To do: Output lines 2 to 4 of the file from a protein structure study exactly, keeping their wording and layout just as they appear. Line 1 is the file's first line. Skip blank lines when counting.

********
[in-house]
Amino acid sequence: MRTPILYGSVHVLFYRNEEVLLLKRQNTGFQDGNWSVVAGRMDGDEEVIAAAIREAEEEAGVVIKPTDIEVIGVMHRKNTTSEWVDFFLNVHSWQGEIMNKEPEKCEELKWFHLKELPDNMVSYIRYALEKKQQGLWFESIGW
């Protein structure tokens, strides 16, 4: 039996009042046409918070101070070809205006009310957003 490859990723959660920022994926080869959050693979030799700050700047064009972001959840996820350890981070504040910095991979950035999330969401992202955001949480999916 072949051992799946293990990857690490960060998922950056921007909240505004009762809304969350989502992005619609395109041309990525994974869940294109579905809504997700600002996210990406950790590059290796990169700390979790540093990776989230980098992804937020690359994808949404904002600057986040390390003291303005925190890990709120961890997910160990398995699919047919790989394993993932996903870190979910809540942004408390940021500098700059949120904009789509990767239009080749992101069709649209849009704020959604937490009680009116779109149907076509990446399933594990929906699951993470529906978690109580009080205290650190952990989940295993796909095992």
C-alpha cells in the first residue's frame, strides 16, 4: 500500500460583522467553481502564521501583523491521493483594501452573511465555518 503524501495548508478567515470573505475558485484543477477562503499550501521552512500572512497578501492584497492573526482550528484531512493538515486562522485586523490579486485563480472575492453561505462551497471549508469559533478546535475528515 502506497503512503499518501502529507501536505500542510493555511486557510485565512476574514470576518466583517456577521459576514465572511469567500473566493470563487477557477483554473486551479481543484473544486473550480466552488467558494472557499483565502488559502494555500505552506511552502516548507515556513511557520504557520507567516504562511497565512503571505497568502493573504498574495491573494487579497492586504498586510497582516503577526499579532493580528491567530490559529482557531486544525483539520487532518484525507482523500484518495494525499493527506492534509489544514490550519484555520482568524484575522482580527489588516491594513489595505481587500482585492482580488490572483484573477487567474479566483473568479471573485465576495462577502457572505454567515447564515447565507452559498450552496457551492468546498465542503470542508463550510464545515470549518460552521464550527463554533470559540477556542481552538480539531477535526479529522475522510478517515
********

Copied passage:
Amino acid sequence: MRTPILYGSVHVLFYRNEEVLLLKRQNTGFQDGNWSVVAGRMDGDEEVIAAAIREAEEEAGVVIKPTDIEVIGVMHRKNTTSEWVDFFLNVHSWQGEIMNKEPEKCEELKWFHLKELPDNMVSYIRYALEKKQQGLWFESIGW
């Protein structure tokens, strides 16, 4: 039996009042046409918070101070070809205006009310957003 490859990723959660920022994926080869959050693979030799700050700047064009972001959840996820350890981070504040910095991979950035999330969401992202955001949480999916 072949051992799946293990990857690490960060998922950056921007909240505004009762809304969350989502992005619609395109041309990525994974869940294109579905809504997700600002996210990406950790590059290796990169700390979790540093990776989230980098992804937020690359994808949404904002600057986040390390003291303005925190890990709120961890997910160990398995699919047919790989394993993932996903870190979910809540942004408390940021500098700059949120904009789509990767239009080749992101069709649209849009704020959604937490009680009116779109149907076509990446399933594990929906699951993470529906978690109580009080205290650190952990989940295993796909095992």
C-alpha cells in the first residue's frame, strides 16, 4: 500500500460583522467553481502564521501583523491521493483594501452573511465555518 503524501495548508478567515470573505475558485484543477477562503499550501521552512500572512497578501492584497492573526482550528484531512493538515486562522485586523490579486485563480472575492453561505462551497471549508469559533478546535475528515 502506497503512503499518501502529507501536505500542510493555511486557510485565512476574514470576518466583517456577521459576514465572511469567500473566493470563487477557477483554473486551479481543484473544486473550480466552488467558494472557499483565502488559502494555500505552506511552502516548507515556513511557520504557520507567516504562511497565512503571505497568502493573504498574495491573494487579497492586504498586510497582516503577526499579532493580528491567530490559529482557531486544525483539520487532518484525507482523500484518495494525499493527506492534509489544514490550519484555520482568524484575522482580527489588516491594513489595505481587500482585492482580488490572483484573477487567474479566483473568479471573485465576495462577502457572505454567515447564515447565507452559498450552496457551492468546498465542503470542508463550510464545515470549518460552521464550527463554533470559540477556542481552538480539531477535526479529522475522510478517515